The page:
The interview is when employers will get to know your personality, interests, goals, and objectives. You will no longer be a list of skills and experiences on a piece of paper; this is your opportunity to give specific examples and anecdotes and explain how these experiences make you the perfect candidate for the position.
It is the perfect time to demonstrate your interest in the position and your knowledge about the company and the industry. This is the time for the employer to find out who you are, so be yourself.
What Employers Are Looking For
Interviews can be very stressful, but the best way to overcome this is to be prepared and know what employers are looking for:
- Job candidates with a definite idea of their goals, objectives, strengths, and skills.
- Candidates who are knowledgeable about the position they are interviewing for, the company and its products, and the industry overall.
- Candidates who can match their own skills and experiences with the needs of the company.
- Candidates who are confident in themselves and their ability to contribute to the company.
- Candidates who can discuss past experiences and give specific examples that demonstrate their skills and accomplishments.
Another way to decrease the stress of an interview is to prepare beforehand. Review your resume and make sure you know your skills, experiences, goals, interests, accomplishments, and objectives inside and out. You'll be asked a lot of open-ended questions, and you will need to be able to give specific examples and articulate yourself clearly and concisely.
Familiarize yourself with the most common Questions Asked by an Employer. Develop answers to these questions, but do not memorize your answers. Make sure all of your responses are positive and highlight your skills and accomplishments. When asked about difficult or negative experiences, describe those experiences as learning experiences.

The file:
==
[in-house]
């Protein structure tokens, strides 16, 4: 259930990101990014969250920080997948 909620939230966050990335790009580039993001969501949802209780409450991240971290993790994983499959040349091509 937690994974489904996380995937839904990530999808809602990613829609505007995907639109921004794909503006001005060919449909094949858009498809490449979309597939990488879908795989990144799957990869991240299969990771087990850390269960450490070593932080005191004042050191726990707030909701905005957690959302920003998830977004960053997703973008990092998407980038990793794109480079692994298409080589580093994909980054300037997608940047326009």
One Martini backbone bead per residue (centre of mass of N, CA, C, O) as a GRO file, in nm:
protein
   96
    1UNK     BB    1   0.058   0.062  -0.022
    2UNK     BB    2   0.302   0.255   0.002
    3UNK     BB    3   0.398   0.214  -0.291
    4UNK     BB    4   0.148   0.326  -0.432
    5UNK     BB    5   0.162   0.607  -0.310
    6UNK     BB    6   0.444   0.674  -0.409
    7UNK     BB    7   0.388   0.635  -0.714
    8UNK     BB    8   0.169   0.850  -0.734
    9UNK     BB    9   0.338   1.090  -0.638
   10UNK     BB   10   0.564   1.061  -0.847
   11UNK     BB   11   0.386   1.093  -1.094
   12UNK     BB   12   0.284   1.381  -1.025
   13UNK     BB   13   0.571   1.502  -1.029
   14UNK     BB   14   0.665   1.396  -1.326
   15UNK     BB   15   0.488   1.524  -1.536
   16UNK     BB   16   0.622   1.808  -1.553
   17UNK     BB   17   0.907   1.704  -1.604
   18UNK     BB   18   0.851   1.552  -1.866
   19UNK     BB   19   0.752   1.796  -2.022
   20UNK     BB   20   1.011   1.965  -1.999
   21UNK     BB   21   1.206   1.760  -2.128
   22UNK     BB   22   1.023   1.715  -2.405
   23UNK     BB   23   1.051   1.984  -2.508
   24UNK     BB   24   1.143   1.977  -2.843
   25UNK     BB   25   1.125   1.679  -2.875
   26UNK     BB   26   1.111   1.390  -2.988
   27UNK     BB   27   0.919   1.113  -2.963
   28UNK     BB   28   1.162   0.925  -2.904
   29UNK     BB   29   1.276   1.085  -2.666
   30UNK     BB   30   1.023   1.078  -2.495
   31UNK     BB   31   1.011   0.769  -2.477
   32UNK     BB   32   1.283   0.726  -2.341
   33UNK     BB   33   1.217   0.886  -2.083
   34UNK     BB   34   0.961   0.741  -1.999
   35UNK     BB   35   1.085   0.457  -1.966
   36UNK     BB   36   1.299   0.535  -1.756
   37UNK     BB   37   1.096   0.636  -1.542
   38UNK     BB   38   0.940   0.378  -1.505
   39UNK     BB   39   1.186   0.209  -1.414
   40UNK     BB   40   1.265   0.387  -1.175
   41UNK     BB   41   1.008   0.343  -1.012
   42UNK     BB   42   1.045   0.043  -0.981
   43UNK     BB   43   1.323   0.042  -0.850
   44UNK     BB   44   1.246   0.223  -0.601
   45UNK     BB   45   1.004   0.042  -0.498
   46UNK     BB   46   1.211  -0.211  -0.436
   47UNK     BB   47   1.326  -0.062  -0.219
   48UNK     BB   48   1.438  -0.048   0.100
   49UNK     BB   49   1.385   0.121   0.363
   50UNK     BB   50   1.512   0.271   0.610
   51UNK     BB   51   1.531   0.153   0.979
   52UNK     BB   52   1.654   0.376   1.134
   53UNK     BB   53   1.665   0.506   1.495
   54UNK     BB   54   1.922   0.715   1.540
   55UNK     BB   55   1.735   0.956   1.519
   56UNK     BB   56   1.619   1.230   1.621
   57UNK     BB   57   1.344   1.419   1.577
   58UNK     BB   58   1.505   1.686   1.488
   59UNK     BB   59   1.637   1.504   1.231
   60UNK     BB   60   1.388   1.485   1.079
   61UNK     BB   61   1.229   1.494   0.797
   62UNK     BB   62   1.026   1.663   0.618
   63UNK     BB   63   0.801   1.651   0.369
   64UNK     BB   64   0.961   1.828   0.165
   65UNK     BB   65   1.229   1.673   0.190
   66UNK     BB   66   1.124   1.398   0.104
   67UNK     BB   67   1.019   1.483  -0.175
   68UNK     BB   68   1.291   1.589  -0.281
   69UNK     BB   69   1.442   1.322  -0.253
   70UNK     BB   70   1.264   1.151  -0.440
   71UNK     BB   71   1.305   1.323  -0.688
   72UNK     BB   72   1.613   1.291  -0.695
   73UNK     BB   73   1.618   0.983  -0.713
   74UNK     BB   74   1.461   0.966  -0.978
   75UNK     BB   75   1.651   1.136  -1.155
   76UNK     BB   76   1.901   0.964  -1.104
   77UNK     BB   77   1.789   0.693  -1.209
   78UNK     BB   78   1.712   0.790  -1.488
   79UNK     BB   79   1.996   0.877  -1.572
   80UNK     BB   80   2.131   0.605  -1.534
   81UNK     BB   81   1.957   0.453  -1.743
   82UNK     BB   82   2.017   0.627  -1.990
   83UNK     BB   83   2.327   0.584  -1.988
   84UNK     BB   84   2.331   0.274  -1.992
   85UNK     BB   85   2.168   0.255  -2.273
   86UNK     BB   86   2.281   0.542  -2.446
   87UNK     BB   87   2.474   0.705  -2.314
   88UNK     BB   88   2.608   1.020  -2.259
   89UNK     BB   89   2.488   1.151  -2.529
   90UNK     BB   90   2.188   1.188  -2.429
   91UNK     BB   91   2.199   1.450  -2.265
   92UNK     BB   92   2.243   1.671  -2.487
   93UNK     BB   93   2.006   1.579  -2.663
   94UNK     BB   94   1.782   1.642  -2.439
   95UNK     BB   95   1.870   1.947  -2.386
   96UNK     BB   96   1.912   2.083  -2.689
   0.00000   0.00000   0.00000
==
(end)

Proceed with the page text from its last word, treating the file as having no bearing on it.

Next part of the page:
During the interview, the employer will not be the only person asking questions; you are expected to ask questions throughout the interview, as well as at the end when the inevitable question is asked: "So, do you have any questions for me?" Always ask questions. If the employer has answered all of your questions already, come up with something else to ask about. Your questions can demonstrate your interest in the position and your knowledge about the company and industry. Keep all of your questions job related.
Interviews can be one-on-one or you may be interviewed by a panel of people. You may interview with the hiring manager or recruiter for screening purposes or you may interview with people you will be working with and for.
During the interview, the employer will ask you about yourself, your background, and your experiences. These will often include open-ended questions that you can use to relate your experiences to the needs of the company. Always give specific examples that highlight your skills and accomplishments.
The employer will also present information about the company. This is a good opportunity for you to ask questions and demonstrate how you would contribute to the organization.
At the end of the interview, the employer will typically ask if you have any questions. Make sure you have a few questions to ask during this time. You can also take this time to add any information that you didn't get a chance to mention earlier. Find out the next step in the interviewing process. Thank the employer for his/her time.